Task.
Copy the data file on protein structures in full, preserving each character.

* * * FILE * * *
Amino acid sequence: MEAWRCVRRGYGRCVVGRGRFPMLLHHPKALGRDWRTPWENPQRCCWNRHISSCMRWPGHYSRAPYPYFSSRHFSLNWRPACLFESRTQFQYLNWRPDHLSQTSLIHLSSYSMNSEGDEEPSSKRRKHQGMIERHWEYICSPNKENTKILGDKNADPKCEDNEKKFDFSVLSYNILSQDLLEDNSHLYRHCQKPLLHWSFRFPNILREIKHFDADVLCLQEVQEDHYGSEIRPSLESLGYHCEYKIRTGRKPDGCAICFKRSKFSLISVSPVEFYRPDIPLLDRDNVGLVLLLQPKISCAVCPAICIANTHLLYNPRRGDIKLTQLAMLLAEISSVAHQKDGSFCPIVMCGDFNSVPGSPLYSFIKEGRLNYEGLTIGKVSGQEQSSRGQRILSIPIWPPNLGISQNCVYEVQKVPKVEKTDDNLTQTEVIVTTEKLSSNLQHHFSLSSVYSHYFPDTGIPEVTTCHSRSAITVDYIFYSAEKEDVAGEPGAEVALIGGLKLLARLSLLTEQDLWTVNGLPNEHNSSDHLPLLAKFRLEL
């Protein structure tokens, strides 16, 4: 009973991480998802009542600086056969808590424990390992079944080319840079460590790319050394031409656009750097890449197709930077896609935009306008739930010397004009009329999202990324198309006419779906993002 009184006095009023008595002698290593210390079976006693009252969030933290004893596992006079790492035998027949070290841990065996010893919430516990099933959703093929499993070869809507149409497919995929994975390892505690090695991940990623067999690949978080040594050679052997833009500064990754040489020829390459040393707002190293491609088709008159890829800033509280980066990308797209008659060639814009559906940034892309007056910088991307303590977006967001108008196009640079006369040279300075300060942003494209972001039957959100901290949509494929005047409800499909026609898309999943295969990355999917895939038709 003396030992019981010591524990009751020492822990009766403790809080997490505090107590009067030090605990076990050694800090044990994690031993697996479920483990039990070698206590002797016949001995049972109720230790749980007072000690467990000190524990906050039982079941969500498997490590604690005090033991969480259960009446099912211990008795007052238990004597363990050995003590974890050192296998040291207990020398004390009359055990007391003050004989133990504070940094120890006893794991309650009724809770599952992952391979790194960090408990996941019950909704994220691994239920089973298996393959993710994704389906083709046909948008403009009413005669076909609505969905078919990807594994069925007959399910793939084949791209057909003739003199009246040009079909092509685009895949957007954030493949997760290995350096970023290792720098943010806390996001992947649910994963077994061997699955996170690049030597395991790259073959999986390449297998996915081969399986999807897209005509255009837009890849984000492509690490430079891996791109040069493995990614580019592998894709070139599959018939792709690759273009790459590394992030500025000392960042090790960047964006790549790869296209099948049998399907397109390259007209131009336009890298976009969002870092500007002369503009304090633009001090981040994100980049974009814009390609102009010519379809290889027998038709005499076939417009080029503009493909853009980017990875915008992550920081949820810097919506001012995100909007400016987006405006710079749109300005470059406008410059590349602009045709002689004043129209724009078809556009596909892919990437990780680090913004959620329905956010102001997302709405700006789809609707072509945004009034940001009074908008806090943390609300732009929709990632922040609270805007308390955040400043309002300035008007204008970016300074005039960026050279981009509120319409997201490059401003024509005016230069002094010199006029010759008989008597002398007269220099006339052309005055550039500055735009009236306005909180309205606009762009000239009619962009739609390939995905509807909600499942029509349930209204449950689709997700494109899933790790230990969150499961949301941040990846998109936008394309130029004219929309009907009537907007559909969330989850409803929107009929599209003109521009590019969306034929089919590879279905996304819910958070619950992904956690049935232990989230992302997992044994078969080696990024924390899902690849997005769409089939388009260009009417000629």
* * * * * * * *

Amino acid sequence: MEAWRCVRRGYGRCVVGRGRFPMLLHHPKALGRDWRTPWENPQRCCWNRHISSCMRWPGHYSRAPYPYFSSRHFSLNWRPACLFESRTQFQYLNWRPDHLSQTSLIHLSSYSMNSEGDEEPSSKRRKHQGMIERHWEYICSPNKENTKILGDKNADPKCEDNEKKFDFSVLSYNILSQDLLEDNSHLYRHCQKPLLHWSFRFPNILREIKHFDADVLCLQEVQEDHYGSEIRPSLESLGYHCEYKIRTGRKPDGCAICFKRSKFSLISVSPVEFYRPDIPLLDRDNVGLVLLLQPKISCAVCPAICIANTHLLYNPRRGDIKLTQLAMLLAEISSVAHQKDGSFCPIVMCGDFNSVPGSPLYSFIKEGRLNYEGLTIGKVSGQEQSSRGQRILSIPIWPPNLGISQNCVYEVQKVPKVEKTDDNLTQTEVIVTTEKLSSNLQHHFSLSSVYSHYFPDTGIPEVTTCHSRSAITVDYIFYSAEKEDVAGEPGAEVALIGGLKLLARLSLLTEQDLWTVNGLPNEHNSSDHLPLLAKFRLEL
């Protein structure tokens, strides 16, 4: 009973991480998802009542600086056969808590424990390992079944080319840079460590790319050394031409656009750097890449197709930077896609935009306008739930010397004009009329999202990324198309006419779906993002 009184006095009023008595002698290593210390079976006693009252969030933290004893596992006079790492035998027949070290841990065996010893919430516990099933959703093929499993070869809507149409497919995929994975390892505690090695991940990623067999690949978080040594050679052997833009500064990754040489020829390459040393707002190293491609088709008159890829800033509280980066990308797209008659060639814009559906940034892309007056910088991307303590977006967001108008196009640079006369040279300075300060942003494209972001039957959100901290949509494929005047409800499909026609898309999943295969990355999917895939038709 003396030992019981010591524990009751020492822990009766403790809080997490505090107590009067030090605990076990050694800090044990994690031993697996479920483990039990070698206590002797016949001995049972109720230790749980007072000690467990000190524990906050039982079941969500498997490590604690005090033991969480259960009446099912211990008795007052238990004597363990050995003590974890050192296998040291207990020398004390009359055990007391003050004989133990504070940094120890006893794991309650009724809770599952992952391979790194960090408990996941019950909704994220691994239920089973298996393959993710994704389906083709046909948008403009009413005669076909609505969905078919990807594994069925007959399910793939084949791209057909003739003199009246040009079909092509685009895949957007954030493949997760290995350096970023290792720098943010806390996001992947649910994963077994061997699955996170690049030597395991790259073959999986390449297998996915081969399986999807897209005509255009837009890849984000492509690490430079891996791109040069493995990614580019592998894709070139599959018939792709690759273009790459590394992030500025000392960042090790960047964006790549790869296209099948049998399907397109390259007209131009336009890298976009969002870092500007002369503009304090633009001090981040994100980049974009814009390609102009010519379809290889027998038709005499076939417009080029503009493909853009980017990875915008992550920081949820810097919506001012995100909007400016987006405006710079749109300005470059406008410059590349602009045709002689004043129209724009078809556009596909892919990437990780680090913004959620329905956010102001997302709405700006789809609707072509945004009034940001009074908008806090943390609300732009929709990632922040609270805007308390955040400043309002300035008007204008970016300074005039960026050279981009509120319409997201490059401003024509005016230069002094010199006029010759008989008597002398007269220099006339052309005055550039500055735009009236306005909180309205606009762009000239009619962009739609390939995905509807909600499942029509349930209204449950689709997700494109899933790790230990969150499961949301941040990846998109936008394309130029004219929309009907009537907007559909969330989850409803929107009929599209003109521009590019969306034929089919590879279905996304819910958070619950992904956690049935232990989230992302997992044994078969080696990024924390899902690849997005769409089939388009260009009417000629």